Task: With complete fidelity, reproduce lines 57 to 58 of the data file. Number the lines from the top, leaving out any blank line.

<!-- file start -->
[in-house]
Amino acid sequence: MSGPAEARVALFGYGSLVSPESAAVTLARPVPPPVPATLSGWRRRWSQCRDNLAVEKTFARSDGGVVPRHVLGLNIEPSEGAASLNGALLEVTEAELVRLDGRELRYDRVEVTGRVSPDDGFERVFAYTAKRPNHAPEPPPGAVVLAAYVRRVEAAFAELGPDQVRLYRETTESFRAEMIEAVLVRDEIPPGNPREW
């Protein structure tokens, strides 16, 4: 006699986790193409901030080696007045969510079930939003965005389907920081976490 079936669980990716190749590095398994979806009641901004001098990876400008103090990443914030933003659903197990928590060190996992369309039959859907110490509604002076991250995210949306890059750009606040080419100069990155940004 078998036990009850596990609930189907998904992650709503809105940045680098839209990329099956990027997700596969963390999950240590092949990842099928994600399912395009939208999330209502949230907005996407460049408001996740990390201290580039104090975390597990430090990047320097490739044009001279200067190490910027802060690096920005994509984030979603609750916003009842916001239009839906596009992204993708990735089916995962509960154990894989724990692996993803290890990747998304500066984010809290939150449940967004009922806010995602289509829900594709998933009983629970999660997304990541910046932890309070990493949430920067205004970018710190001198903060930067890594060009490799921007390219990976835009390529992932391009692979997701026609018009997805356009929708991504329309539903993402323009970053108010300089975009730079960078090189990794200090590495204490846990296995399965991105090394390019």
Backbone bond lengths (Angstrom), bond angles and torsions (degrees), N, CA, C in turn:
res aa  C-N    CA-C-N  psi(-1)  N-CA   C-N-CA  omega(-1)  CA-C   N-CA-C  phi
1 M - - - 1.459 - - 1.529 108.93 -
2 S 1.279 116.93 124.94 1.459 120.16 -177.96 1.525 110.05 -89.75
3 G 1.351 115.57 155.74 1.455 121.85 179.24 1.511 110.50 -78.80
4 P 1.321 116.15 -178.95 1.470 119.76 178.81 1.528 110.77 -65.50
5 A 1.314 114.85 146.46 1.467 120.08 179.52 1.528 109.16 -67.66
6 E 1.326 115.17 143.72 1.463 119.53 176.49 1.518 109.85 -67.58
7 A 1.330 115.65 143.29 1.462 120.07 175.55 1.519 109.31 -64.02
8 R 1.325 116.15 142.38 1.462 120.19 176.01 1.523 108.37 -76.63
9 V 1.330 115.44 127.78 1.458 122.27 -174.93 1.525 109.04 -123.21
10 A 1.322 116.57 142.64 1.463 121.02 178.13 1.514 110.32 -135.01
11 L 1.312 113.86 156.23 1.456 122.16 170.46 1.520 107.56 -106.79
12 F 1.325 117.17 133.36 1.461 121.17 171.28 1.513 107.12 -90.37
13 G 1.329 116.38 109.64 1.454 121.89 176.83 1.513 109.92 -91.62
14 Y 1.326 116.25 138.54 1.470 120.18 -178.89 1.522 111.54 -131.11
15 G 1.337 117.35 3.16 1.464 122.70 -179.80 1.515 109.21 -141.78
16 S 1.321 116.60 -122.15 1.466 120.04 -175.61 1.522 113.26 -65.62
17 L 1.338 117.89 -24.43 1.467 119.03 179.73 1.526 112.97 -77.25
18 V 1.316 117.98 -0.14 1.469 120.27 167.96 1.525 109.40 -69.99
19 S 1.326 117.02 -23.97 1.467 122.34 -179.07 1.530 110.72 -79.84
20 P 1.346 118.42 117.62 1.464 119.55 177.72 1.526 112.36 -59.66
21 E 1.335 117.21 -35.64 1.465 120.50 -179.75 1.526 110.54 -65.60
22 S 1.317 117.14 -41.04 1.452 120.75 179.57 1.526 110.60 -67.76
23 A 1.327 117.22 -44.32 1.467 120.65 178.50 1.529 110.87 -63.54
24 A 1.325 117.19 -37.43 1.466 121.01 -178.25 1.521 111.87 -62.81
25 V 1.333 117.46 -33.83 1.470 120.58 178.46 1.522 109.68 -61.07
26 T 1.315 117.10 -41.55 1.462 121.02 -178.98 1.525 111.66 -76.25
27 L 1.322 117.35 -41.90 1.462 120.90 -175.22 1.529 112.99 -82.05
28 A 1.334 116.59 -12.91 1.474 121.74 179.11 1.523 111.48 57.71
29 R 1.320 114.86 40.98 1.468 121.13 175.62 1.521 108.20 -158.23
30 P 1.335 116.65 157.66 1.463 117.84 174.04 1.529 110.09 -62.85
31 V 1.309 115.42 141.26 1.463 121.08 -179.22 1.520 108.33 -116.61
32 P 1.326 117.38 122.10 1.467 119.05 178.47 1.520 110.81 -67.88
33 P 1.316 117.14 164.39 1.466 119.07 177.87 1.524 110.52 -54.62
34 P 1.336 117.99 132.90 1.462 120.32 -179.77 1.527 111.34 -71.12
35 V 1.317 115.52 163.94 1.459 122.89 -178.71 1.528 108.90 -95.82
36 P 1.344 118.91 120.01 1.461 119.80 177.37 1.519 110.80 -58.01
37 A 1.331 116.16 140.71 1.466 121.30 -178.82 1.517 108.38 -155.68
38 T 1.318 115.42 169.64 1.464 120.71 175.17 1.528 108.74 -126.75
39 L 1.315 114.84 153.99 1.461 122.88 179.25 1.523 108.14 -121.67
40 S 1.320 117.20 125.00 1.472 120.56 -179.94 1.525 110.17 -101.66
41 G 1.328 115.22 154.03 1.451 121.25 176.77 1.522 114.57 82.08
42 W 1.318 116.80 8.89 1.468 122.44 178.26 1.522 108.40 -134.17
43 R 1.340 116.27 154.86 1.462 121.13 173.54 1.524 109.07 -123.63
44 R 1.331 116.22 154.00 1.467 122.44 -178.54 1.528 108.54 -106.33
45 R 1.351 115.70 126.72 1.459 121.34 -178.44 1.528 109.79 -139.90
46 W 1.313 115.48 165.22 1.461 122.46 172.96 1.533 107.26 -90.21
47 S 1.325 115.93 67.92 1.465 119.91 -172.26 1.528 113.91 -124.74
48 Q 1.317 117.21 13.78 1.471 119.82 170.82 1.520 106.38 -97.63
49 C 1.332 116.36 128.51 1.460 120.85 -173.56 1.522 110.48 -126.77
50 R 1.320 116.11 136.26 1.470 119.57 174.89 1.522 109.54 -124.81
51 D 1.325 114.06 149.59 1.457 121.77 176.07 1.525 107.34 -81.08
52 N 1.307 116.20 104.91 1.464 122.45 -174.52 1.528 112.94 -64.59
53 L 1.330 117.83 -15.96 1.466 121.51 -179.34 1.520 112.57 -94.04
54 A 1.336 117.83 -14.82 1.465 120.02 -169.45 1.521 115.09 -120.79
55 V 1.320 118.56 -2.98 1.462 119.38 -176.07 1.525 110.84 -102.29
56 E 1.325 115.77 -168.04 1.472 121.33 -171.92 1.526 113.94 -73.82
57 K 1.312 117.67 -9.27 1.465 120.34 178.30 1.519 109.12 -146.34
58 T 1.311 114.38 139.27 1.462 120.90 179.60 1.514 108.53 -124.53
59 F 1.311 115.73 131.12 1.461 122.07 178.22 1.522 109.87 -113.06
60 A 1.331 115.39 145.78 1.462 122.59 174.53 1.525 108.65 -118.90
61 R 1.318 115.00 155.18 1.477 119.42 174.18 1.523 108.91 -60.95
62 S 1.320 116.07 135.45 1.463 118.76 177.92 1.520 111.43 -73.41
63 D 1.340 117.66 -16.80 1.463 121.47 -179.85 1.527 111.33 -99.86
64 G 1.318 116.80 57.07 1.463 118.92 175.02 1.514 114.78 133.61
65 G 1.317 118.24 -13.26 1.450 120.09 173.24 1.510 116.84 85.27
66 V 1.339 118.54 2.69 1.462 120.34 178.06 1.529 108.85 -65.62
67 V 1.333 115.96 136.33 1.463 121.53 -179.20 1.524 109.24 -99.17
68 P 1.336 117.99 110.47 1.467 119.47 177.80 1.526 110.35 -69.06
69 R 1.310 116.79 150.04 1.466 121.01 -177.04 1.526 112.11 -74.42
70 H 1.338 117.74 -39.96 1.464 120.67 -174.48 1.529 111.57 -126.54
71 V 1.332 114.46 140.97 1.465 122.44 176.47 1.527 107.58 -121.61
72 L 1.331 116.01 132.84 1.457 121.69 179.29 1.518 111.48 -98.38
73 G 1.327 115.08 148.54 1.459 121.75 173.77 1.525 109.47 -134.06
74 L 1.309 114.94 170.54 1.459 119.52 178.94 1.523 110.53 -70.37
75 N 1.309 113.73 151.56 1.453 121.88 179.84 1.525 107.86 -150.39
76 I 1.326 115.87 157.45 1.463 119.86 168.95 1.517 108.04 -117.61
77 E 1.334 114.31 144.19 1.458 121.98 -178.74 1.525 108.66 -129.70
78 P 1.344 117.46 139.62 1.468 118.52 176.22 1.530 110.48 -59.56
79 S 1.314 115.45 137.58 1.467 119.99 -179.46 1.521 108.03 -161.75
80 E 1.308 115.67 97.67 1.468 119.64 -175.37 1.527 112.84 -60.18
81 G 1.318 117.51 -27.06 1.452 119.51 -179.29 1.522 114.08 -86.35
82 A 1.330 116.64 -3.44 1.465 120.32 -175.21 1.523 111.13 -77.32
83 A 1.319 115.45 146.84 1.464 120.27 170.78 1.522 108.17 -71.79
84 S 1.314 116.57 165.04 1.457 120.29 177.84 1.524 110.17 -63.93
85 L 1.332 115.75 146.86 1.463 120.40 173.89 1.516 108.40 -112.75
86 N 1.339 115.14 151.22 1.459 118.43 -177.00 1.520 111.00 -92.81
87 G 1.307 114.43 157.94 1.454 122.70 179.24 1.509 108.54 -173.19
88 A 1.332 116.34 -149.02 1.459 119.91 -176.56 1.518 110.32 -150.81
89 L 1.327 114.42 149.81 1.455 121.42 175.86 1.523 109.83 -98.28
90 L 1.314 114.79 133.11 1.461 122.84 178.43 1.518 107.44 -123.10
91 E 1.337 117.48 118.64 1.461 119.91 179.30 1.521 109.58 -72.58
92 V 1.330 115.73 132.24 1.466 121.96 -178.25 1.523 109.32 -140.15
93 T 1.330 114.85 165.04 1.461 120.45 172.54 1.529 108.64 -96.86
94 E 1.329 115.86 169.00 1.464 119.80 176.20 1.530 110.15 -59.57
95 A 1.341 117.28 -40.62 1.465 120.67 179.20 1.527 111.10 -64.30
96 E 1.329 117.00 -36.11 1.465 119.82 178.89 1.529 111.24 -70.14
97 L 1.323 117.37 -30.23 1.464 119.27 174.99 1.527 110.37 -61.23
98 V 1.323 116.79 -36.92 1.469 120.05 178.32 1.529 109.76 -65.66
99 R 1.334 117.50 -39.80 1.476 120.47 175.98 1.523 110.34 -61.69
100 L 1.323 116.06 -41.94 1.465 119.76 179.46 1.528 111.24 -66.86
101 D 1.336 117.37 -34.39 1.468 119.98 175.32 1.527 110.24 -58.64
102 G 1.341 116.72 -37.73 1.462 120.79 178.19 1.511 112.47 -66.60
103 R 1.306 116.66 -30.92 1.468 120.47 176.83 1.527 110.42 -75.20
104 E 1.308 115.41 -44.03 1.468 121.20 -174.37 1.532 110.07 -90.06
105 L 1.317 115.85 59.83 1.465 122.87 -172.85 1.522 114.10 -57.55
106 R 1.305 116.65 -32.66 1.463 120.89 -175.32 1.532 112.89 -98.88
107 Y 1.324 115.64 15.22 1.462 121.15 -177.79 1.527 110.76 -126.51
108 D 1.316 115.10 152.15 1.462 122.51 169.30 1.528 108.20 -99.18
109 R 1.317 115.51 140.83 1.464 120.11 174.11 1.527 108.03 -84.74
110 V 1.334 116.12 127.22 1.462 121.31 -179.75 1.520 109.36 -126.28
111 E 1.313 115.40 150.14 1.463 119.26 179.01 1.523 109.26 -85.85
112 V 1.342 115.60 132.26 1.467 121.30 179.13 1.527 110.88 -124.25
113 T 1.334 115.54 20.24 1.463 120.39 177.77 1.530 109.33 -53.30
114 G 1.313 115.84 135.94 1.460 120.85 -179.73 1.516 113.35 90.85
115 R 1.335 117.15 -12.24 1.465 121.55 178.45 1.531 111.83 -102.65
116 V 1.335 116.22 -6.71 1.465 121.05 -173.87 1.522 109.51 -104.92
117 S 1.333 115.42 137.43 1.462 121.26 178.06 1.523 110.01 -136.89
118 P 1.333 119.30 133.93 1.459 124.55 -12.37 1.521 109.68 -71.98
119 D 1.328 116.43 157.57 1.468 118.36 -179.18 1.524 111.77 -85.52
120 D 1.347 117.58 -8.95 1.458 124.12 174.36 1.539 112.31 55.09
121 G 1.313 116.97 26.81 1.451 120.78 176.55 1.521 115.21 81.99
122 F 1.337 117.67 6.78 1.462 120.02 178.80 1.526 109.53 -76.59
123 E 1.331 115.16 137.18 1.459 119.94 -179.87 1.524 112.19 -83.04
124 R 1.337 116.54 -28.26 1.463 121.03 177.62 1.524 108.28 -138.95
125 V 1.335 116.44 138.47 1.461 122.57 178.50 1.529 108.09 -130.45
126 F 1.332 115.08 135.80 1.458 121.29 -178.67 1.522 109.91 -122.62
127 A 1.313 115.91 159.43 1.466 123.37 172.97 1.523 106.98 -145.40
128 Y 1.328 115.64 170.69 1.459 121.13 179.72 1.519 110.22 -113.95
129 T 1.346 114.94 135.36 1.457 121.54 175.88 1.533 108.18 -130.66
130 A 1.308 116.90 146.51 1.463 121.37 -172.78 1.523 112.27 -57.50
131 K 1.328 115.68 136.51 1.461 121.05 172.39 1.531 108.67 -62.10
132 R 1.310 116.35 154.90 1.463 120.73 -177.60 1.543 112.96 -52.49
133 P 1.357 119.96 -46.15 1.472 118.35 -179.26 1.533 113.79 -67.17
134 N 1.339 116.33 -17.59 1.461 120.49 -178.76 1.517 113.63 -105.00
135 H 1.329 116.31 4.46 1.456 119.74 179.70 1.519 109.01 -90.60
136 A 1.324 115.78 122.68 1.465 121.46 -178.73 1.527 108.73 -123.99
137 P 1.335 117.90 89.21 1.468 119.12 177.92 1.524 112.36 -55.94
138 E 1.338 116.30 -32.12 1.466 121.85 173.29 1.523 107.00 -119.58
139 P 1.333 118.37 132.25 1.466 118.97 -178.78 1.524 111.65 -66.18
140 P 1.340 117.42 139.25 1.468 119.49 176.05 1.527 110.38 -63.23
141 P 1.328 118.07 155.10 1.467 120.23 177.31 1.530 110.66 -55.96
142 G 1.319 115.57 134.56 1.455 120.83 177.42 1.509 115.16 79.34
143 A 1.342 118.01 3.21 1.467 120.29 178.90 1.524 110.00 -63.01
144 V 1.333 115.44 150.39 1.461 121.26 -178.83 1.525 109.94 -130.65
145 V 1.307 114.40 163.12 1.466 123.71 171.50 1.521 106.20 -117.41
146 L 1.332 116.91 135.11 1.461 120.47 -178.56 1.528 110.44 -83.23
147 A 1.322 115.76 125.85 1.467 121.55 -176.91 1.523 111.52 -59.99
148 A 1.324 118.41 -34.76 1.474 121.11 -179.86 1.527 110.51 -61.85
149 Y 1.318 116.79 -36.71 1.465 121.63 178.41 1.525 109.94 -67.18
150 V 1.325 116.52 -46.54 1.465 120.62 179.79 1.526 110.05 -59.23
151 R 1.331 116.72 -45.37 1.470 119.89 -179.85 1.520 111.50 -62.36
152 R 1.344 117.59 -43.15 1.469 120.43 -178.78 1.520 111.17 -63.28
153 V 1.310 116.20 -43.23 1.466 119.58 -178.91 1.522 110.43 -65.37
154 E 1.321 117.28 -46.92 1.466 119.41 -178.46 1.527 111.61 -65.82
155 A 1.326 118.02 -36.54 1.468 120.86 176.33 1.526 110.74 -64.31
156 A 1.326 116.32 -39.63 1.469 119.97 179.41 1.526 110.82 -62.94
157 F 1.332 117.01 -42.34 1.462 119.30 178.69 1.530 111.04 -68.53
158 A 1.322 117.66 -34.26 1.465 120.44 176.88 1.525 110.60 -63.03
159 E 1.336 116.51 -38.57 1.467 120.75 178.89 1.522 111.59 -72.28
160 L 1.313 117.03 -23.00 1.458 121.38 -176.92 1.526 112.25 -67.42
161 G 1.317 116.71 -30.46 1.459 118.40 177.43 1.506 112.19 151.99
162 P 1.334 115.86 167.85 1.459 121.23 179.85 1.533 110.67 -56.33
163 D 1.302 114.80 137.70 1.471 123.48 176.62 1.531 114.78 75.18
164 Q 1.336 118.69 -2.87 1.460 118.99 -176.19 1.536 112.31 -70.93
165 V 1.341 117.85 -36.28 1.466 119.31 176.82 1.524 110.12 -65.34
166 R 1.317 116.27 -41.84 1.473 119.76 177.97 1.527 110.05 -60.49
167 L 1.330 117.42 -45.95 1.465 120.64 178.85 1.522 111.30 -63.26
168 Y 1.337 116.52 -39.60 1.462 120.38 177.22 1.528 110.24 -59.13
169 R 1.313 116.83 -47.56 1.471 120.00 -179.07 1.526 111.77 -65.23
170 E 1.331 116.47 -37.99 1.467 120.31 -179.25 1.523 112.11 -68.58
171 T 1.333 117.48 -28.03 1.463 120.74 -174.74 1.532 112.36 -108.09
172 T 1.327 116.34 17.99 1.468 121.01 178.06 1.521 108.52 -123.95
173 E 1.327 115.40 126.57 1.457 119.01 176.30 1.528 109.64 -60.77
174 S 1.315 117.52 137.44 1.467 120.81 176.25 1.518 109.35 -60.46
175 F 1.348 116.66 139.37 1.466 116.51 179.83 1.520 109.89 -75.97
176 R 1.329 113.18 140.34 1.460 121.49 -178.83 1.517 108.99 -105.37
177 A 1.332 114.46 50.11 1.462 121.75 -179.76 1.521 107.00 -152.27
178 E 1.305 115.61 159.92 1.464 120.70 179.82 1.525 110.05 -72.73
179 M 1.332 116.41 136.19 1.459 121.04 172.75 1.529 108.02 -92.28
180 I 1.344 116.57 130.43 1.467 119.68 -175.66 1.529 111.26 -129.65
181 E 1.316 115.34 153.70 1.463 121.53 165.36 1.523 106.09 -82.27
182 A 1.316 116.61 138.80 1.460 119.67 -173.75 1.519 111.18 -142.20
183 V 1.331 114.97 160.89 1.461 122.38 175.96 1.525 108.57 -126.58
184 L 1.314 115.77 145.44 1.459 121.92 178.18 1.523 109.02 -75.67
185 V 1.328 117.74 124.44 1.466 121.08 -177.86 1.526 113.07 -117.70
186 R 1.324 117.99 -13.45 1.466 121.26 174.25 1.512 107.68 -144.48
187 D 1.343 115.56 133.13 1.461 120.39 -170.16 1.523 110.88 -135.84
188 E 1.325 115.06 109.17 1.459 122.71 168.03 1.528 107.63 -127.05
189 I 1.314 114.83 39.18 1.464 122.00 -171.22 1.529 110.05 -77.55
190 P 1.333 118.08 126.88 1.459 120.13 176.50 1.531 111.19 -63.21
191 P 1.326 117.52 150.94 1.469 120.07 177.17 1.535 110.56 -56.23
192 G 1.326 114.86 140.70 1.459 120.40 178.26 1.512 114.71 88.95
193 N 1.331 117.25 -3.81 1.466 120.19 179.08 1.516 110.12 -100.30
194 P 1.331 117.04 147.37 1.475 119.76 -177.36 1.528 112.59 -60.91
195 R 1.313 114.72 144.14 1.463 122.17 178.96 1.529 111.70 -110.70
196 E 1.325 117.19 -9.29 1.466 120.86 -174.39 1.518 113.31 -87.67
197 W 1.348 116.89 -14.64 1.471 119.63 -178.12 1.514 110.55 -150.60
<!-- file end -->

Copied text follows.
52 N 1.307 116.20 104.91 1.464 122.45 -174.52 1.528 112.94 -64.59
53 L 1.330 117.83 -15.96 1.466 121.51 -179.34 1.520 112.57 -94.04